Tuesday, September 22, 2015

Amazingly foolish statement by London police

Deciding and publicly declaring guilt before a matter had even come to court.  If that's not "prejudicing" a case, nothing is

Senior police admitted that giving public credence to claims of rape and murder at the heart of Westminster had been an error.

They said that repeatedly describing untested claims by the man – known as Nick – as ‘credible and true’ had appeared to pre-empt the outcome of the case – adding that only prosecutors can rule whether a case is brought to court, where a jury must ultimately decide where the truth lies.

The Met Police broke its silence after days of criticism of Operation Midland, its multi-million-pound historic child sex abuse inquiry.

Dozens of officers are investigating claims by Nick that three boys were raped and murdered by an Establishment sex ring.

After interviewing him three times last year, the Met held a press conference in which senior investigating officer Kenny McDonald said his allegations were ‘credible and true’.

The statement ignited a frenzy of claim and counter-claim about who might be responsible for such appalling crimes and whether there was conspiracy at the highest levels to cover them up.

Yesterday, Scotland Yard appeared to accept that these comments may have led the public to assume Nick was telling the truth, insisting in a statement: ‘We always retain an open mind.’

It added that the starting point for child abuse inquiries was always to ‘believe the victim’, adding: ‘That is why … our senior investigating officer stated that he believed our key witness and felt him to be credible.  ‘Had he not made that considered, professional judgment, we would not have investigated in the way we have.

‘We must add that whilst we start from a position of believing the witness, our stance then is to investigate without fear or favour, in a thorough, professional and impartial fashion, and to go where the evidence takes us without prejudging the truth of the allegations. That is exactly what has happened in this case.’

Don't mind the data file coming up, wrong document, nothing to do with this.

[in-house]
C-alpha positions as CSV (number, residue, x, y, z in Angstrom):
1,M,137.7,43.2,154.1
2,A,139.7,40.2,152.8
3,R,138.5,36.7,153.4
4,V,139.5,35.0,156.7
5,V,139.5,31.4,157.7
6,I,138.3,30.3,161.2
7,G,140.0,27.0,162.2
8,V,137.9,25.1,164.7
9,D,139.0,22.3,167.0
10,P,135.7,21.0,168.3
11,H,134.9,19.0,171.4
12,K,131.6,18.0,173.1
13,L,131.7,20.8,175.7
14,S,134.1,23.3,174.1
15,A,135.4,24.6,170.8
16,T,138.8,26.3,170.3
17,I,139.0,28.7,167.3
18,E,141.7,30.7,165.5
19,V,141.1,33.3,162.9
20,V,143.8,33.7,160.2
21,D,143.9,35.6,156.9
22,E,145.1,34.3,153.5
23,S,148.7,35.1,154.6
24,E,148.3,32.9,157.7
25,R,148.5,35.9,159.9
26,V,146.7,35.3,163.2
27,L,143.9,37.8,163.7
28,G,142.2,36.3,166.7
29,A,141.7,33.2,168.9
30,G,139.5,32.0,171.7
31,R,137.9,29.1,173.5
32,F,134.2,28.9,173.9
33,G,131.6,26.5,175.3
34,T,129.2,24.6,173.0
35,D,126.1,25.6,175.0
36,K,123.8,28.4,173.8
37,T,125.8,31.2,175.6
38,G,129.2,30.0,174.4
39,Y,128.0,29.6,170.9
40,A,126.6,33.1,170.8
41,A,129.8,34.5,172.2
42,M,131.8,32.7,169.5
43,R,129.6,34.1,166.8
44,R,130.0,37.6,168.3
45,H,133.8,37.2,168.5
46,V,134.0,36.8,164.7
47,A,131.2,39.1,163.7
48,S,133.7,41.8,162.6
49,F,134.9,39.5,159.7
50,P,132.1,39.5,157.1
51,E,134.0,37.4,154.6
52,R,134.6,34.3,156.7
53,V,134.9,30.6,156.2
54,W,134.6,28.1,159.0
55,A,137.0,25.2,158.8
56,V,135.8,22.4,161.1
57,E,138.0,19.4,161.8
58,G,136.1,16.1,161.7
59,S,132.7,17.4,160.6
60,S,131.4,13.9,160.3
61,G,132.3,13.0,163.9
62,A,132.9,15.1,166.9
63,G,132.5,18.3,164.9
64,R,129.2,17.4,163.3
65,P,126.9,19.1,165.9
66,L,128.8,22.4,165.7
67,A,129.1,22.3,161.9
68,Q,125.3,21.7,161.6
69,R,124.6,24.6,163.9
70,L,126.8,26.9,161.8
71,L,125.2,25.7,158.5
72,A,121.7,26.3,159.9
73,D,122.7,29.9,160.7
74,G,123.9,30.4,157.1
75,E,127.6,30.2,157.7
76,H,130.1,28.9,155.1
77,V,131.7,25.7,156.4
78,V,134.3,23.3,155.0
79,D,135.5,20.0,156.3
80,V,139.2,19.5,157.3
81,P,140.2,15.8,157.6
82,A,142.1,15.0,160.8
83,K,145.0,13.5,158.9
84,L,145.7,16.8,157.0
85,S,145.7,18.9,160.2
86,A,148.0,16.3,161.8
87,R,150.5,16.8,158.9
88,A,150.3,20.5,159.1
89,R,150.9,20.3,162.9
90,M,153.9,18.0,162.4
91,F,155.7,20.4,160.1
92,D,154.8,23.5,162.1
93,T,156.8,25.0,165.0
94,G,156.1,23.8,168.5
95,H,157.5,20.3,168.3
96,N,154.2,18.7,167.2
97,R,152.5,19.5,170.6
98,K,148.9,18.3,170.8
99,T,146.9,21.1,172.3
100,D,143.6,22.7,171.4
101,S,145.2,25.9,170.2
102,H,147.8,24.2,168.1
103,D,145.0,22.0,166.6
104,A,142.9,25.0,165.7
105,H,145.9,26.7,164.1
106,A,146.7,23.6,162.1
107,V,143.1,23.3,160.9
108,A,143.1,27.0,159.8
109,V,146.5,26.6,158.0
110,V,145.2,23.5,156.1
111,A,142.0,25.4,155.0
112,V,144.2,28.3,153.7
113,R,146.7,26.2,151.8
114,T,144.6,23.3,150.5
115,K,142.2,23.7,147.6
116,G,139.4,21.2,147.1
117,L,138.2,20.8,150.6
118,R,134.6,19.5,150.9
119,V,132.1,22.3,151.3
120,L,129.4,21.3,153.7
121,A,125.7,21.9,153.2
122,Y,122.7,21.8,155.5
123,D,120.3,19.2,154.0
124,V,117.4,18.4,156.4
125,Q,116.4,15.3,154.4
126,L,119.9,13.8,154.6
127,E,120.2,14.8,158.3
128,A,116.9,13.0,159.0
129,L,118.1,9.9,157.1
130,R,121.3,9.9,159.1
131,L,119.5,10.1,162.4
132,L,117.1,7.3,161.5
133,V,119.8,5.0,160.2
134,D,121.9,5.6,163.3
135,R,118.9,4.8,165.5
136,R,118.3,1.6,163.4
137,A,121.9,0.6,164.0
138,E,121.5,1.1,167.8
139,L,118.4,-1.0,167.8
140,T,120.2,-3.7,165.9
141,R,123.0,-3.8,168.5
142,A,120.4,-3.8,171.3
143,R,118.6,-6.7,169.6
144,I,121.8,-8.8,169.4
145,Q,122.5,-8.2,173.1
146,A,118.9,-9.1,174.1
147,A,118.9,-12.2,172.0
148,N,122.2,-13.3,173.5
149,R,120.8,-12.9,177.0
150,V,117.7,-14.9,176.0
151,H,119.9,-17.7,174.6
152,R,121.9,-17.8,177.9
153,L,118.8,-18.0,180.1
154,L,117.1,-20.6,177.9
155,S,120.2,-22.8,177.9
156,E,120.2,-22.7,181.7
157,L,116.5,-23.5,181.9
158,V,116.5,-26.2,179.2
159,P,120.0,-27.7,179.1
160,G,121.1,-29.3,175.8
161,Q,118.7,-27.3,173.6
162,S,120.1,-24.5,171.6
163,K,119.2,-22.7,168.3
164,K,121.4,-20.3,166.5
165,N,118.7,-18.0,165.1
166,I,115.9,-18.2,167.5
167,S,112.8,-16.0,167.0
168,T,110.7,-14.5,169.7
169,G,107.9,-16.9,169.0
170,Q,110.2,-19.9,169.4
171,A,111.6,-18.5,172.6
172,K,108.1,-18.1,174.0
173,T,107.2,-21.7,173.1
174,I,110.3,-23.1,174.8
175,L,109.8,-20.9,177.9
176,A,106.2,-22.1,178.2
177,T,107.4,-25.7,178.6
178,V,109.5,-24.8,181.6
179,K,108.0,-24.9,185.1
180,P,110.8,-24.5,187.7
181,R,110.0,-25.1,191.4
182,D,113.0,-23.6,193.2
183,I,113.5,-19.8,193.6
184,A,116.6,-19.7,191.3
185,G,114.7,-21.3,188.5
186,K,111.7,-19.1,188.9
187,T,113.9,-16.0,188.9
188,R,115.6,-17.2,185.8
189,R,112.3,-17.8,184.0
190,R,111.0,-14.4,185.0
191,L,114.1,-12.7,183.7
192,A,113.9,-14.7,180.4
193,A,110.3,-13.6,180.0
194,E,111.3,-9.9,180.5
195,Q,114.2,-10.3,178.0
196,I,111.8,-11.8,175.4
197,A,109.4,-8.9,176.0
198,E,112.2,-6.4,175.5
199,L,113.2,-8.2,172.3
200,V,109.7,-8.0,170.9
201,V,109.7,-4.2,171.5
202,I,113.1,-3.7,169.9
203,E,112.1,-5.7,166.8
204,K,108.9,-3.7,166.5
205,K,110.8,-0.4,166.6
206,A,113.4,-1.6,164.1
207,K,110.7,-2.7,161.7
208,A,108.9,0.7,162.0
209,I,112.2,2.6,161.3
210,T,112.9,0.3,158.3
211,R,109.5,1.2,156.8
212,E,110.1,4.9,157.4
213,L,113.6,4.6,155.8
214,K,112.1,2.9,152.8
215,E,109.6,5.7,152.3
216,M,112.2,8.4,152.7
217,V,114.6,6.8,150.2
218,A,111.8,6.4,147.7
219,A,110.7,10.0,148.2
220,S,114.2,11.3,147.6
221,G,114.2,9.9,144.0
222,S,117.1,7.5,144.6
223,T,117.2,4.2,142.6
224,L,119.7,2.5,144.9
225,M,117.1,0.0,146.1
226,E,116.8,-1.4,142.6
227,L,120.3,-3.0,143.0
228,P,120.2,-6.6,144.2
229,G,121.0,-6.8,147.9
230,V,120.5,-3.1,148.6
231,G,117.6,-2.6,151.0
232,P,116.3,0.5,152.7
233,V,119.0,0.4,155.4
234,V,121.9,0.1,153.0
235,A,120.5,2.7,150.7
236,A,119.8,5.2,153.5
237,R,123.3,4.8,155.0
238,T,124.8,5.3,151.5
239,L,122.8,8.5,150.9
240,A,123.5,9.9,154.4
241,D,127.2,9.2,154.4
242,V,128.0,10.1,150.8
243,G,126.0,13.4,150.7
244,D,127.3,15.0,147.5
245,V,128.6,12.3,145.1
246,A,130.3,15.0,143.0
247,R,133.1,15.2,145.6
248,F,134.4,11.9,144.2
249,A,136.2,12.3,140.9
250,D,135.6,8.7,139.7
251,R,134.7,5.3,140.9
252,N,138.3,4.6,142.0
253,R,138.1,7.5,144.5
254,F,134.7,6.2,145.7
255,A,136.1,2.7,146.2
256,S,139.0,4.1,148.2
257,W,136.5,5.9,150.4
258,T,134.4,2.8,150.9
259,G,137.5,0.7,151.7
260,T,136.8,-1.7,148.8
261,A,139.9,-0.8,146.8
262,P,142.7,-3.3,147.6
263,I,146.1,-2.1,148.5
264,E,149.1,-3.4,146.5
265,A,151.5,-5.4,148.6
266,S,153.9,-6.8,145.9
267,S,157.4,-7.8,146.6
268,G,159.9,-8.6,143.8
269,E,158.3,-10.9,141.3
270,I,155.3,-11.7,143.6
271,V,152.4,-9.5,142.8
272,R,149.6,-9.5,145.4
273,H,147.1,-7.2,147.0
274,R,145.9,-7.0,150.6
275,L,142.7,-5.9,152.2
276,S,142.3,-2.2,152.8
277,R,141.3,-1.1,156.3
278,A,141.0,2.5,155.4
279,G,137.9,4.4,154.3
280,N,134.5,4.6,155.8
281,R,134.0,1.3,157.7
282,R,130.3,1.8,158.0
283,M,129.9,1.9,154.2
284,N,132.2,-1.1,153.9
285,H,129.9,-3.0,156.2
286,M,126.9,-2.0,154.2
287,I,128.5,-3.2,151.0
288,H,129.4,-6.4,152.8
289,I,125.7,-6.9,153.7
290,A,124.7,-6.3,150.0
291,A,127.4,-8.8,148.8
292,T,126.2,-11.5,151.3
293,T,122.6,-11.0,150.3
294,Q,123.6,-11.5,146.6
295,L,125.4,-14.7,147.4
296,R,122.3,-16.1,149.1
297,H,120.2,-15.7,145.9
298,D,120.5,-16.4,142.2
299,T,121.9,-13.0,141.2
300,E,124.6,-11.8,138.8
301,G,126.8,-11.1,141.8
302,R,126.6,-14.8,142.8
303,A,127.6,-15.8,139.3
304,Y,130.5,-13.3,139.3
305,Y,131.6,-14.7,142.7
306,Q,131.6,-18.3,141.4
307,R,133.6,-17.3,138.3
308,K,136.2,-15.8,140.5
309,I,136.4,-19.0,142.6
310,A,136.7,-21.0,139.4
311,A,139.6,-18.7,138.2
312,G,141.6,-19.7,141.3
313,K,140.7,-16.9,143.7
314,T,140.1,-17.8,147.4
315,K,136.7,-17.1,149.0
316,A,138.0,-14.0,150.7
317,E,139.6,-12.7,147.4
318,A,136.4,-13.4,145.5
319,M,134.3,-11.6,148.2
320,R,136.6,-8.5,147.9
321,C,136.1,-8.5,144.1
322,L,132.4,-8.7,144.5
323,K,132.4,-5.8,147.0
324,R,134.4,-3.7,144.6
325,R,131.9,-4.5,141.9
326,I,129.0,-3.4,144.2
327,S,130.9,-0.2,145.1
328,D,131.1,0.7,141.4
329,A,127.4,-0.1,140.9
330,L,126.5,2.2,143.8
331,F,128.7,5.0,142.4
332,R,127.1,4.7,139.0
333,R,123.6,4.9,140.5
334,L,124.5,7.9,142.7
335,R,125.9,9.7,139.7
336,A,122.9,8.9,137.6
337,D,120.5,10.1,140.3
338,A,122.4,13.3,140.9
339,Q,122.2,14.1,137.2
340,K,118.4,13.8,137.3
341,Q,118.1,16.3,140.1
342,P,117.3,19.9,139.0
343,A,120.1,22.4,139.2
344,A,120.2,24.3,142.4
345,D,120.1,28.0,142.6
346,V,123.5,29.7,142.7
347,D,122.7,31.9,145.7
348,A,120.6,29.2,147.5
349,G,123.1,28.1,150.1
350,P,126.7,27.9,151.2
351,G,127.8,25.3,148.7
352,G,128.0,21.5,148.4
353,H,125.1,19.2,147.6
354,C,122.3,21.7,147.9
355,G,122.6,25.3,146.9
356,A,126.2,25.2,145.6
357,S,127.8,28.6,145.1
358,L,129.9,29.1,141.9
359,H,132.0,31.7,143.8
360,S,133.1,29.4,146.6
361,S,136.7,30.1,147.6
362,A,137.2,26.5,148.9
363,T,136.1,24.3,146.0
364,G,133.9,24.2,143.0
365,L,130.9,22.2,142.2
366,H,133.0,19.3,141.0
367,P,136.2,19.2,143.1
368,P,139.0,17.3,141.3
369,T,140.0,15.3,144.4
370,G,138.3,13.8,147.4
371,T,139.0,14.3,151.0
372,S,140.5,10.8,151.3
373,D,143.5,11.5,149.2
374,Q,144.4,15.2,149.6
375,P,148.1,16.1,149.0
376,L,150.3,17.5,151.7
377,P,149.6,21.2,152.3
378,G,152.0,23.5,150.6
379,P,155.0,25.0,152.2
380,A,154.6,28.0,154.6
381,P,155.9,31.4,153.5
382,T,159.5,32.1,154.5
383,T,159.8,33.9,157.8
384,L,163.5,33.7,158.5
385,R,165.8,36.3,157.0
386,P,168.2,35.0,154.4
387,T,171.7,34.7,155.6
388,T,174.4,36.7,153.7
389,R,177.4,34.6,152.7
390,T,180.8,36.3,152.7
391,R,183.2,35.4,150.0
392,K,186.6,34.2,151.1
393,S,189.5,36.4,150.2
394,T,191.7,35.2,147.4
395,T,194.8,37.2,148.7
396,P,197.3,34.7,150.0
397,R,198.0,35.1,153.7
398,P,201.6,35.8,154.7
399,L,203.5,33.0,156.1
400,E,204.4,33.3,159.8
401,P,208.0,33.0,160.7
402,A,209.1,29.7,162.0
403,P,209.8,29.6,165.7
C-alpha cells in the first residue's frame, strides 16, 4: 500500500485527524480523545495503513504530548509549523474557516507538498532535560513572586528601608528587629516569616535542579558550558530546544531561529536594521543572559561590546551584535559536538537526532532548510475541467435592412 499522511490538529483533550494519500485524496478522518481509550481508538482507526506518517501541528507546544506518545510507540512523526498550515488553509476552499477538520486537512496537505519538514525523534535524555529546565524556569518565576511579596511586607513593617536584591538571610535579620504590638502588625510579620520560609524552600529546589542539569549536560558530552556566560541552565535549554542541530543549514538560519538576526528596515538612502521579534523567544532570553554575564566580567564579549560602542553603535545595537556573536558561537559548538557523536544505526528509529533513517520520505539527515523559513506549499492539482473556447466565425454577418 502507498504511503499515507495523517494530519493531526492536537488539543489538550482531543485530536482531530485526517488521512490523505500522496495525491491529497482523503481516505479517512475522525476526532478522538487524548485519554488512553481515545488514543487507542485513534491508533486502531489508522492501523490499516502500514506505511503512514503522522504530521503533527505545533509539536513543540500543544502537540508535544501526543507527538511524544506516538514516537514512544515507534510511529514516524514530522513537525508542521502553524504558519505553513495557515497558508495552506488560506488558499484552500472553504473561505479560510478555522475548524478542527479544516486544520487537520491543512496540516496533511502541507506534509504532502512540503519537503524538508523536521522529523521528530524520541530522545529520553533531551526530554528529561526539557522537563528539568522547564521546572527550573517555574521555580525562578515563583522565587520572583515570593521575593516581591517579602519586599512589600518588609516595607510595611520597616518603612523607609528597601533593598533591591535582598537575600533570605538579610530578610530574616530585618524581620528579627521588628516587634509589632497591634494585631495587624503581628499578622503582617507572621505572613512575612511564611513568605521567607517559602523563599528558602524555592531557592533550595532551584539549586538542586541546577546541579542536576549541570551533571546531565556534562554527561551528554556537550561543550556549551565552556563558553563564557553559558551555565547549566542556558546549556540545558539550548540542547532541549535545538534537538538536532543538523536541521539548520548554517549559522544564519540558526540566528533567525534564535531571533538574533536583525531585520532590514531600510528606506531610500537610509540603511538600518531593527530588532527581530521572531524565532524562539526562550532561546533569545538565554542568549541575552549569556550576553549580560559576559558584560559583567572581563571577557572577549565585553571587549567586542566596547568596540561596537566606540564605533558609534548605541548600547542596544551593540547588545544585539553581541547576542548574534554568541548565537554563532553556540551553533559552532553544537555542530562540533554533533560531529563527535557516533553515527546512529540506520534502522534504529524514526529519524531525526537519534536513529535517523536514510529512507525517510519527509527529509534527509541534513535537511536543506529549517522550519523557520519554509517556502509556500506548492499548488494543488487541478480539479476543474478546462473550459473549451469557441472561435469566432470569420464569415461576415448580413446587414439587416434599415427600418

Last week, former director of public prosecutions Ken Macdonald QC said it had showed a ‘medieval contempt for the accused’ by backing Nick’s uncorroborated claims so publicly.

The force has struggled to find any evidence to stand up the accusation that prominent figures including former prime minister Edward Heath were involved in the paedophile ring at Dolphin Square in Westminster.

Police have interviewed Lord Bramall, 91, one of the country’s most senior former soldiers, and former Tory MP Harvey Proctor.

But 11 months after the investigation began, it is understood that many officers are divided on whether it is possible to continue, and some are raising questions over Nick’s credibility.

Mr Proctor strongly denies any involvement and said the allegations had destroyed his reputation and that of eight other alleged paedophile ring members.

In its statement, the Met said the focus of its inquiry remained on ‘allegations of the homicide of three young boys’.

It added: ‘These cases take time. We can all see the legacy that has been created by police and other authorities who appeared not to take allegations seriously in the past and the impact that has had on the confidence of victims to come forward.’

Original report here

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